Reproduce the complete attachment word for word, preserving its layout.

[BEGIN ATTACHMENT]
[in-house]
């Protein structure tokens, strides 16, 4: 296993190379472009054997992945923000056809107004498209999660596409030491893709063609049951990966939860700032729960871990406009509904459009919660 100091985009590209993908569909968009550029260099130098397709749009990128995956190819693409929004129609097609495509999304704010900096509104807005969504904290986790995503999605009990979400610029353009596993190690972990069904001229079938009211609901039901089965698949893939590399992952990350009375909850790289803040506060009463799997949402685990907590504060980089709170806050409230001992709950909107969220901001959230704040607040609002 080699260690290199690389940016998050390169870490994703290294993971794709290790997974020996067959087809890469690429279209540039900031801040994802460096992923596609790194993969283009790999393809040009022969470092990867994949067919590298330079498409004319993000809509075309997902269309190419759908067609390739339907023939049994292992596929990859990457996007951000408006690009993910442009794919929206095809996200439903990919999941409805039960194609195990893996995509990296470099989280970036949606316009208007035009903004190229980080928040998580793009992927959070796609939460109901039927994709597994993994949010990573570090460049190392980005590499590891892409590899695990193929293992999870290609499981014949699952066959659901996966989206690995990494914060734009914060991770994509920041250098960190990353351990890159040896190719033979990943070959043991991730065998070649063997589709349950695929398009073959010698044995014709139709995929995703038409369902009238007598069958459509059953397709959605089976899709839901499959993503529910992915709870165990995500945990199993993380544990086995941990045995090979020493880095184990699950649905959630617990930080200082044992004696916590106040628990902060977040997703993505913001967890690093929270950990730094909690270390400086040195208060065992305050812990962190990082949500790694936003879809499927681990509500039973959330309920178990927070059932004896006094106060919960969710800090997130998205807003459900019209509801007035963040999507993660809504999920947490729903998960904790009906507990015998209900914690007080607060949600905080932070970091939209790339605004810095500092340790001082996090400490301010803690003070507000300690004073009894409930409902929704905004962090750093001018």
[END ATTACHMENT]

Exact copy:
[in-house]
């Protein structure tokens, strides 16, 4: 296993190379472009054997992945923000056809107004498209999660596409030491893709063609049951990966939860700032729960871990406009509904459009919660 100091985009590209993908569909968009550029260099130098397709749009990128995956190819693409929004129609097609495509999304704010900096509104807005969504904290986790995503999605009990979400610029353009596993190690972990069904001229079938009211609901039901089965698949893939590399992952990350009375909850790289803040506060009463799997949402685990907590504060980089709170806050409230001992709950909107969220901001959230704040607040609002 080699260690290199690389940016998050390169870490994703290294993971794709290790997974020996067959087809890469690429279209540039900031801040994802460096992923596609790194993969283009790999393809040009022969470092990867994949067919590298330079498409004319993000809509075309997902269309190419759908067609390739339907023939049994292992596929990859990457996007951000408006690009993910442009794919929206095809996200439903990919999941409805039960194609195990893996995509990296470099989280970036949606316009208007035009903004190229980080928040998580793009992927959070796609939460109901039927994709597994993994949010990573570090460049190392980005590499590891892409590899695990193929293992999870290609499981014949699952066959659901996966989206690995990494914060734009914060991770994509920041250098960190990353351990890159040896190719033979990943070959043991991730065998070649063997589709349950695929398009073959010698044995014709139709995929995703038409369902009238007598069958459509059953397709959605089976899709839901499959993503529910992915709870165990995500945990199993993380544990086995941990045995090979020493880095184990699950649905959630617990930080200082044992004696916590106040628990902060977040997703993505913001967890690093929270950990730094909690270390400086040195208060065992305050812990962190990082949500790694936003879809499927681990509500039973959330309920178990927070059932004896006094106060919960969710800090997130998205807003459900019209509801007035963040999507993660809504999920947490729903998960904790009906507990015998209900914690007080607060949600905080932070970091939209790339605004810095500092340790001082996090400490301010803690003070507000300690004073009894409930409902929704905004962090750093001018």